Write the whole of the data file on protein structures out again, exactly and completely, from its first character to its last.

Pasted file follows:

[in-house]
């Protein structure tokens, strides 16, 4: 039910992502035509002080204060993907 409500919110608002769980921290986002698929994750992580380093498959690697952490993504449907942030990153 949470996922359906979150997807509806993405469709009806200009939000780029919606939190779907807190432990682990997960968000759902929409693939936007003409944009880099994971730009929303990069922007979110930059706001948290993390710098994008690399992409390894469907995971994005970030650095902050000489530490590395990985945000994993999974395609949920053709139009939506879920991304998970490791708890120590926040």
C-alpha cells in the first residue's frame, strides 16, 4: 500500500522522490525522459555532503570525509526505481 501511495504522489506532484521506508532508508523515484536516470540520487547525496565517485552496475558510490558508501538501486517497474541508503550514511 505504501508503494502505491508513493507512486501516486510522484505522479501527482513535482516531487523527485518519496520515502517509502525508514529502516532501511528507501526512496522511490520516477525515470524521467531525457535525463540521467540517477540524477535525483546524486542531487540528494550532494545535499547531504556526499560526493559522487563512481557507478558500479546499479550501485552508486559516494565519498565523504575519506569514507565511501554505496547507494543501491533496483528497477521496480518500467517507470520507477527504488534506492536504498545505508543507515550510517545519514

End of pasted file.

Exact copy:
[in-house]
């Protein structure tokens, strides 16, 4: 039910992502035509002080204060993907 409500919110608002769980921290986002698929994750992580380093498959690697952490993504449907942030990153 949470996922359906979150997807509806993405469709009806200009939000780029919606939190779907807190432990682990997960968000759902929409693939936007003409944009880099994971730009929303990069922007979110930059706001948290993390710098994008690399992409390894469907995971994005970030650095902050000489530490590395990985945000994993999974395609949920053709139009939506879920991304998970490791708890120590926040």
C-alpha cells in the first residue's frame, strides 16, 4: 500500500522522490525522459555532503570525509526505481 501511495504522489506532484521506508532508508523515484536516470540520487547525496565517485552496475558510490558508501538501486517497474541508503550514511 505504501508503494502505491508513493507512486501516486510522484505522479501527482513535482516531487523527485518519496520515502517509502525508514529502516532501511528507501526512496522511490520516477525515470524521467531525457535525463540521467540517477540524477535525483546524486542531487540528494550532494545535499547531504556526499560526493559522487563512481557507478558500479546499479550501485552508486559516494565519498565523504575519506569514507565511501554505496547507494543501491533496483528497477521496480518500467517507470520507477527504488534506492536504498545505508543507515550510517545519514